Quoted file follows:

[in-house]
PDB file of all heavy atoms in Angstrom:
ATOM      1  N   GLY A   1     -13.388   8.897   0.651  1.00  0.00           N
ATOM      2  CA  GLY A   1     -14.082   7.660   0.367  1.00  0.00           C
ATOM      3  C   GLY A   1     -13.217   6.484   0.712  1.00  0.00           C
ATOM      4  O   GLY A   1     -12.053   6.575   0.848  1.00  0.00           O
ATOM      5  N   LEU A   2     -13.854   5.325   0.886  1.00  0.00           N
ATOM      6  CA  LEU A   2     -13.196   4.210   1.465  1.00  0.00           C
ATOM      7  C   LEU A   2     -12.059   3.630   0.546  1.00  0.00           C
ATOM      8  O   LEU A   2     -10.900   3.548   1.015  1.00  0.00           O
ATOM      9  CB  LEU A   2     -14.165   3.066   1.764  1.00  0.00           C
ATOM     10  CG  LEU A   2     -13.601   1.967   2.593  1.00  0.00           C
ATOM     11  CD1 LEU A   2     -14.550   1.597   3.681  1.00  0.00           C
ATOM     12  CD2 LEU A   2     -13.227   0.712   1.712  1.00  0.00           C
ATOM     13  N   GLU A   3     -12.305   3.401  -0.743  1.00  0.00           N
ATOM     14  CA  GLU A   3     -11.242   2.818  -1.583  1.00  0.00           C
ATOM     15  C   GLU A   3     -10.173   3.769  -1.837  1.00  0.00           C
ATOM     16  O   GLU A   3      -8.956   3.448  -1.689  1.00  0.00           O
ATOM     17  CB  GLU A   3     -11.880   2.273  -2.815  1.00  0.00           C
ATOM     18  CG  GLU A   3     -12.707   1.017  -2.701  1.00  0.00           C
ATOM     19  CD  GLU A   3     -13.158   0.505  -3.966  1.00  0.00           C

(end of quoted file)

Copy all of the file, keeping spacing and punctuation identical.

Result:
[in-house]
PDB file of all heavy atoms in Angstrom:
ATOM      1  N   GLY A   1     -13.388   8.897   0.651  1.00  0.00           N
ATOM      2  CA  GLY A   1     -14.082   7.660   0.367  1.00  0.00           C
ATOM      3  C   GLY A   1     -13.217   6.484   0.712  1.00  0.00           C
ATOM      4  O   GLY A   1     -12.053   6.575   0.848  1.00  0.00           O
ATOM      5  N   LEU A   2     -13.854   5.325   0.886  1.00  0.00           N
ATOM      6  CA  LEU A   2     -13.196   4.210   1.465  1.00  0.00           C
ATOM      7  C   LEU A   2     -12.059   3.630   0.546  1.00  0.00           C
ATOM      8  O   LEU A   2     -10.900   3.548   1.015  1.00  0.00           O
ATOM      9  CB  LEU A   2     -14.165   3.066   1.764  1.00  0.00           C
ATOM     10  CG  LEU A   2     -13.601   1.967   2.593  1.00  0.00           C
ATOM     11  CD1 LEU A   2     -14.550   1.597   3.681  1.00  0.00           C
ATOM     12  CD2 LEU A   2     -13.227   0.712   1.712  1.00  0.00           C
ATOM     13  N   GLU A   3     -12.305   3.401  -0.743  1.00  0.00           N
ATOM     14  CA  GLU A   3     -11.242   2.818  -1.583  1.00  0.00           C
ATOM     15  C   GLU A   3     -10.173   3.769  -1.837  1.00  0.00           C
ATOM     16  O   GLU A   3      -8.956   3.448  -1.689  1.00  0.00           O
ATOM     17  CB  GLU A   3     -11.880   2.273  -2.815  1.00  0.00           C
ATOM     18  CG  GLU A   3     -12.707   1.017  -2.701  1.00  0.00           C
ATOM     19  CD  GLU A   3     -13.158   0.505  -3.966  1.00  0.00           C